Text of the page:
Re-imagining democracy for Parliament Week

On Wednesday 19th November, for Parliament Week, I joined Mike Carey, Mike Fell and chairman Dr. Chris Tyler to reinvent democracy with an audience of  gamers, sci-fi, fantasy and comic fans, LARP-ers, scientists and people interested in the future of politics.

The evening was part of a week of events intended to encourage people to engage with politics. (You can find out more about this using the hashtags #scifiparl & #DoDemocracy.)

Everything was filmed – there was even a stenographer! – so you’ll be able to see what we each came up with on the Parliament YouTube channel very soon. Chris and the two Mikes had many things to say, ranging from the fascinating to the terrifying and the audience was full of astute, broad-minded people who asked some very challenging questions. It was an excellent night and I was glad to have been invited.

The following was my contribution.

The Politics of Service and Survival
Joseph D’Lacey

It is the year 2115.

London is submerged. The UK’s shrinking landmass and its mounting environmental catastrophes have given birth to a new society; one in which cooperation underlies all thought and action. Our internal borders have been dissolved. Scottish Parliament, the Welsh Assembly, Northern Ireland Assembly and our own crucible of democracy have joined to form The United House. In anticipation of ongoing rises in sea level, The United House – formerly known as The Houses of Parliament – has relocated to the Pennines.

Research into quantum consciousness has now proven that our thoughts create reality. The supremacy of thought, both vocalised and unspoken, has come to underpin every aspect of human life – political or otherwise. So, whilst it is excusable for UK citizens to occasionally engage in random or pleasurable thinking, our political representatives, because their thoughts guide our entire society, are permitted to think solely in terms of the greater good.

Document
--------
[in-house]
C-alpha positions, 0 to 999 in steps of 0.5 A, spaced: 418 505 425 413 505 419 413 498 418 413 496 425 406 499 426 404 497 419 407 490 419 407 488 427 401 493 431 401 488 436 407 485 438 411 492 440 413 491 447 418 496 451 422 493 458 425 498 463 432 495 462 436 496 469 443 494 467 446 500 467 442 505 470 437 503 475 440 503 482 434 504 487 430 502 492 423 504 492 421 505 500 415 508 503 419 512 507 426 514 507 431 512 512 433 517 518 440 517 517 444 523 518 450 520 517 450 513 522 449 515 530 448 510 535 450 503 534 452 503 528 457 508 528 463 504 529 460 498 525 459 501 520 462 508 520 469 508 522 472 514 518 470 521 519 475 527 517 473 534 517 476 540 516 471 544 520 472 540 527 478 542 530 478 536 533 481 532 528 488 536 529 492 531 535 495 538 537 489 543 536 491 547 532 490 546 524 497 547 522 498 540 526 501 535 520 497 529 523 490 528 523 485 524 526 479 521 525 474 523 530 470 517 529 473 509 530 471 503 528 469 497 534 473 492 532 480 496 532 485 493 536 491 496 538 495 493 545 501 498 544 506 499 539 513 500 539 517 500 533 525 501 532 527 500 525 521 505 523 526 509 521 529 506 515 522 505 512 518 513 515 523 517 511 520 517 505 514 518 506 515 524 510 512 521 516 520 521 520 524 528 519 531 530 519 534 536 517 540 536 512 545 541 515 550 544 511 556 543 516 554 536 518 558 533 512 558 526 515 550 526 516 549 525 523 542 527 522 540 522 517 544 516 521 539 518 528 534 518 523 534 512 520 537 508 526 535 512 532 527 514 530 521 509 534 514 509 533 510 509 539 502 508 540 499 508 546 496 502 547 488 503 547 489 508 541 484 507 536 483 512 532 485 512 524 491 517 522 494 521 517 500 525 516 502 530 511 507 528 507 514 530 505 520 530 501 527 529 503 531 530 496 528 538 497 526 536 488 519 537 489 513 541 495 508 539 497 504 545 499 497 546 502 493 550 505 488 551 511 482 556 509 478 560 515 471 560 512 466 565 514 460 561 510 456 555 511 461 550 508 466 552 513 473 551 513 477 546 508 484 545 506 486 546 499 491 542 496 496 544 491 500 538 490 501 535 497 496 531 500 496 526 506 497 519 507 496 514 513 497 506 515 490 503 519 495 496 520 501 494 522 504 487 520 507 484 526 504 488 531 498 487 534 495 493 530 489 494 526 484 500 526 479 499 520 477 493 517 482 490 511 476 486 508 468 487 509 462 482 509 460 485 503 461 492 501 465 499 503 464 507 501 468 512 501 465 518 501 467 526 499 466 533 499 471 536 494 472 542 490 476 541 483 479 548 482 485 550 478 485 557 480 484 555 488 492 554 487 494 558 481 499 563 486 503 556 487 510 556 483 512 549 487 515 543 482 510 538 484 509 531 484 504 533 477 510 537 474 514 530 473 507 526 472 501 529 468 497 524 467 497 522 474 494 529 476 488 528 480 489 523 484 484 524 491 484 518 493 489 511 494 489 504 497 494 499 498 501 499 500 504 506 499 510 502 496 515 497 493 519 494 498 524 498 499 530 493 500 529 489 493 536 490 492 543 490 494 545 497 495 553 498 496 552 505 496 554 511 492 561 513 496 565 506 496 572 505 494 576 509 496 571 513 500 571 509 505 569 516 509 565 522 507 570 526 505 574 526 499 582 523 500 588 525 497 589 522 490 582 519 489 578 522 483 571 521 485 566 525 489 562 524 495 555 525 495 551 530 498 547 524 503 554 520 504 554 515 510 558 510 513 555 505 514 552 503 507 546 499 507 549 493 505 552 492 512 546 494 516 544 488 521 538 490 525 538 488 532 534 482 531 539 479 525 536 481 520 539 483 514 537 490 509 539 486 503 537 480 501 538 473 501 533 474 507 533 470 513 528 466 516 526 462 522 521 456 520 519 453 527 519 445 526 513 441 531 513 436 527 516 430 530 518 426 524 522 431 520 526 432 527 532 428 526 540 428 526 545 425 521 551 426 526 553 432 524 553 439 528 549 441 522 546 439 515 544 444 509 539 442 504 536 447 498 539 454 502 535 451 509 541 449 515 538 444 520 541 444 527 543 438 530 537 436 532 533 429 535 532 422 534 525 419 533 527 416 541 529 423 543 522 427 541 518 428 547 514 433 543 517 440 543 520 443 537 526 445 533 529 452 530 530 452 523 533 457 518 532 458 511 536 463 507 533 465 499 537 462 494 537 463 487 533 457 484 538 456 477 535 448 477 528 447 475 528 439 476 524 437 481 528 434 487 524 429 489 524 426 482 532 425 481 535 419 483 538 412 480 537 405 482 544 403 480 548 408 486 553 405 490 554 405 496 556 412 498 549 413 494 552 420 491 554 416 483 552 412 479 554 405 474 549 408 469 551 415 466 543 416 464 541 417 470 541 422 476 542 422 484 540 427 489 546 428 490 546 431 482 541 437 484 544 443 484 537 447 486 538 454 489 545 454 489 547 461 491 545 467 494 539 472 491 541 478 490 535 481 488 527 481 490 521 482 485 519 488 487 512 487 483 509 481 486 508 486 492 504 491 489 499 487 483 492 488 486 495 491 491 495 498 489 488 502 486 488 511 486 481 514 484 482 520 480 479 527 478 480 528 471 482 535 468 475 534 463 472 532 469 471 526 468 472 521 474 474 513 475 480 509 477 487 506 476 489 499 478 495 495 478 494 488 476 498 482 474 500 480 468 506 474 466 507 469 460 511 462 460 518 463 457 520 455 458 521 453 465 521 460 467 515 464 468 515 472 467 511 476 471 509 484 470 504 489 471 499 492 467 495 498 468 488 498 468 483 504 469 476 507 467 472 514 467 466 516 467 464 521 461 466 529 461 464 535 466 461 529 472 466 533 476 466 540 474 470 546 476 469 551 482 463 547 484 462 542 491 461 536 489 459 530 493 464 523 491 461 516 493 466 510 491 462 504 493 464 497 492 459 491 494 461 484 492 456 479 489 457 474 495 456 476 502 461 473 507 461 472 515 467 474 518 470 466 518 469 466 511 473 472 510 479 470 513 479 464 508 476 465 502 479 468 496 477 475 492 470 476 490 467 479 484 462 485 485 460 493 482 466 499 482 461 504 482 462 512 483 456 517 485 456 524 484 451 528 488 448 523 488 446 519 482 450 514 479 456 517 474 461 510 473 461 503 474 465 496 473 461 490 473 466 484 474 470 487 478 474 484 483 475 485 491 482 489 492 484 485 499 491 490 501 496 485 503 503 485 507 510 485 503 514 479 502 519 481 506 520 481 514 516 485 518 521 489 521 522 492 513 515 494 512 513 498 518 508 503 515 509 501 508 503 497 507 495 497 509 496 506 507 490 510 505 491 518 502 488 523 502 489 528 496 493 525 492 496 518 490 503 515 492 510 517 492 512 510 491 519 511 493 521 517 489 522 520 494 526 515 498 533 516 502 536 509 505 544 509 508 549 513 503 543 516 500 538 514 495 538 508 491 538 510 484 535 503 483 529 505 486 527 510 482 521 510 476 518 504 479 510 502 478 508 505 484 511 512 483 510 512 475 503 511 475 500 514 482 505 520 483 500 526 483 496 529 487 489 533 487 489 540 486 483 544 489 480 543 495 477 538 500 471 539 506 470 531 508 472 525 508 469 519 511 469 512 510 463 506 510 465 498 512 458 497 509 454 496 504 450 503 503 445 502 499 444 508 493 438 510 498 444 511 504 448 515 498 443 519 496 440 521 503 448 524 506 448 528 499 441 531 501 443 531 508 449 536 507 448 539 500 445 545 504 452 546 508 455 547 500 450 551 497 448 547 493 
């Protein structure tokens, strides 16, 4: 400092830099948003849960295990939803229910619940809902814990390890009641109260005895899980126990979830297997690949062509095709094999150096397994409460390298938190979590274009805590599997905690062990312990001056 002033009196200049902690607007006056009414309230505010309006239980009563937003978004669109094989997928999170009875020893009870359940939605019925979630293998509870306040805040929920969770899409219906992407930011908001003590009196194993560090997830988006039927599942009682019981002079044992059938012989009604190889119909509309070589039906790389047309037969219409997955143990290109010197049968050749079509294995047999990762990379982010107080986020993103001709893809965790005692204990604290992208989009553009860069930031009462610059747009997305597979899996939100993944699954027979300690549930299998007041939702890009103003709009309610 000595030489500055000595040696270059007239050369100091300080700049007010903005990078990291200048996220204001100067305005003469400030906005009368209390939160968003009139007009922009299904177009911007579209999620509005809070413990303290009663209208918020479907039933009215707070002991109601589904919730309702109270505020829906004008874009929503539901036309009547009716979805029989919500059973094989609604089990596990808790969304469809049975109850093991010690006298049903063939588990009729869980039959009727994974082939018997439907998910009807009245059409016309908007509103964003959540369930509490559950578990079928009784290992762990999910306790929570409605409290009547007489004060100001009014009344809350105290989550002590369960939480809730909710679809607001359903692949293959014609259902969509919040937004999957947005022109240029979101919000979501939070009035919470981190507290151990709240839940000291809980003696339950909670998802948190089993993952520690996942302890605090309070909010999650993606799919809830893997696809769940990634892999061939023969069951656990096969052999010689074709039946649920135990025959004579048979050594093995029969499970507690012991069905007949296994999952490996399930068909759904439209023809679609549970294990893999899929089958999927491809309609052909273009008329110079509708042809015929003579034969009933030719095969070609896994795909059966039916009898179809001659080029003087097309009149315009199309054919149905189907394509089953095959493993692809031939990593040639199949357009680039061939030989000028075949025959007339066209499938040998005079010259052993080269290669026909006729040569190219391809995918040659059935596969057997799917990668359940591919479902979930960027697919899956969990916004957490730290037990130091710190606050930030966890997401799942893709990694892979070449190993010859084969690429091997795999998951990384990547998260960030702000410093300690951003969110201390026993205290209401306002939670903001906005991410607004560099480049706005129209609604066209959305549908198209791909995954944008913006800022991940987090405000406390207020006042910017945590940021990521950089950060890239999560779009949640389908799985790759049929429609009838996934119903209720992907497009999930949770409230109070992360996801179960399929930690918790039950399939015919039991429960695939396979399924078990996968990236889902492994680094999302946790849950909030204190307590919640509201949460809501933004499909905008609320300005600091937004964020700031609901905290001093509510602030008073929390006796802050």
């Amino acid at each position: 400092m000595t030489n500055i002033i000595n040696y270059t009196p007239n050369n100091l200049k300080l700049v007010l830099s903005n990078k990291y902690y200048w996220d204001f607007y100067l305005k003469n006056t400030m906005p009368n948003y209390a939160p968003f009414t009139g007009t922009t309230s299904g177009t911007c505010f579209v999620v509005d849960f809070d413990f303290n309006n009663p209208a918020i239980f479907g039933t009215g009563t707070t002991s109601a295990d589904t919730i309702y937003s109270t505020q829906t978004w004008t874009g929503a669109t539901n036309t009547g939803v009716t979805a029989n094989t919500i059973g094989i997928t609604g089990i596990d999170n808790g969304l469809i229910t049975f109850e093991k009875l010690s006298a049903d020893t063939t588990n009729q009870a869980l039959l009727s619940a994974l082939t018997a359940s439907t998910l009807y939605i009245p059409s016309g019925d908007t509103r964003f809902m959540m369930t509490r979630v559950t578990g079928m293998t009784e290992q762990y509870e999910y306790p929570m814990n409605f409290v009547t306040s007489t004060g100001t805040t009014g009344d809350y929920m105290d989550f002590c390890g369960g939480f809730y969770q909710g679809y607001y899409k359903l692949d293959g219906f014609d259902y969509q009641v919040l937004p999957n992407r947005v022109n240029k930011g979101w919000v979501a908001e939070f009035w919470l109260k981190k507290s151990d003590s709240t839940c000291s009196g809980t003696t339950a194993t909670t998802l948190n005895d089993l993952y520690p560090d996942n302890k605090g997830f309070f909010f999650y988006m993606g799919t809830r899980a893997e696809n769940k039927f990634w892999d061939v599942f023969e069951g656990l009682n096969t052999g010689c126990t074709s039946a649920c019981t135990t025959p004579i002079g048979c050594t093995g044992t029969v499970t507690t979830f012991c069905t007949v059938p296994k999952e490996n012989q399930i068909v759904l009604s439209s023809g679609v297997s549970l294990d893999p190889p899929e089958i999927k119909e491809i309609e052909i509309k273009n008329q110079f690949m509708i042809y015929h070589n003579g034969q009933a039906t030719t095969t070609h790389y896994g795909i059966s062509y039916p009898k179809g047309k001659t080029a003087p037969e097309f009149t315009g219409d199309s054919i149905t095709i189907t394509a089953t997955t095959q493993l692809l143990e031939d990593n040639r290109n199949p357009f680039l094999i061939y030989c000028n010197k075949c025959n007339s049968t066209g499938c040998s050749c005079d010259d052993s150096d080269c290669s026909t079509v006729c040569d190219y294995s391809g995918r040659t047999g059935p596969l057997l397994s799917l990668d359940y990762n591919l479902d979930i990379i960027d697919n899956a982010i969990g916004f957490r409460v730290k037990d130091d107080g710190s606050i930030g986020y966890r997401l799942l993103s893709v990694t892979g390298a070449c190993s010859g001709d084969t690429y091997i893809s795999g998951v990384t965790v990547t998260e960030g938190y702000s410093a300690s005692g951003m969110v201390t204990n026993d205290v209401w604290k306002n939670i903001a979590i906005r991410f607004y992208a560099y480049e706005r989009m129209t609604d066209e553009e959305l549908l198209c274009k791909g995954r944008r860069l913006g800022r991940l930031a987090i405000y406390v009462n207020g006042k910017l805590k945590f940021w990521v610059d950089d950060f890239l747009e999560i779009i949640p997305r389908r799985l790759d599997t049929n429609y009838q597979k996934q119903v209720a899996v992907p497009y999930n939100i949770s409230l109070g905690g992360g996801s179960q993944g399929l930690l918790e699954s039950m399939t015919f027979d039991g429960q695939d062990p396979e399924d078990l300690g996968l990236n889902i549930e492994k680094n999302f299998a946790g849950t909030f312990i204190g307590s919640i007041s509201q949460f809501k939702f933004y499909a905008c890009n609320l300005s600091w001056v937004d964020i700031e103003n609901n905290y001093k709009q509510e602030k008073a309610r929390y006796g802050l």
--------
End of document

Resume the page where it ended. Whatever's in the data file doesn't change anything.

Policies formed in The United House pertain not simply to a better future but to the very survival of our nation and its people. Synergy is now the supreme driving force, not only in politics but in all human endeavour. What we value now is family, community and teamwork.

The imminent threat of ecological annihilation has totally altered our common ideological landscape. Society’s preoccupation with amassing wealth, constant economic growth, individual success, self-image, celebrity, hierarchy and bloodline has evaporated in the face of constant survival issues – most of which are of our own making. The shame of our selfish, wasteful and superficial past is something we have tried to forget, the way a nation tries to forget its own war crimes. That’s how close we came to destroying ourselves.

Monarchy, peerage and authority by lineage are systems we now find meaningless at best and, at worst, counterproductive. Rather than waiting for others to guide us or act on our behalf, a deep sense of personal responsibility has become the quality that every individual aspires to.

Here in 2115, we revere and respect those who serve with the greatest selflessness rather than those who make the loudest noise about it. For this reason potential political candidates never self-select. From the moment of their birth Children are quietly and subtly observed within their families and communities and only those displaying innate and genuine humanitarian qualities are considered for party membership. It is this genetic predisposition to putting others before themselves that reveals the true politician.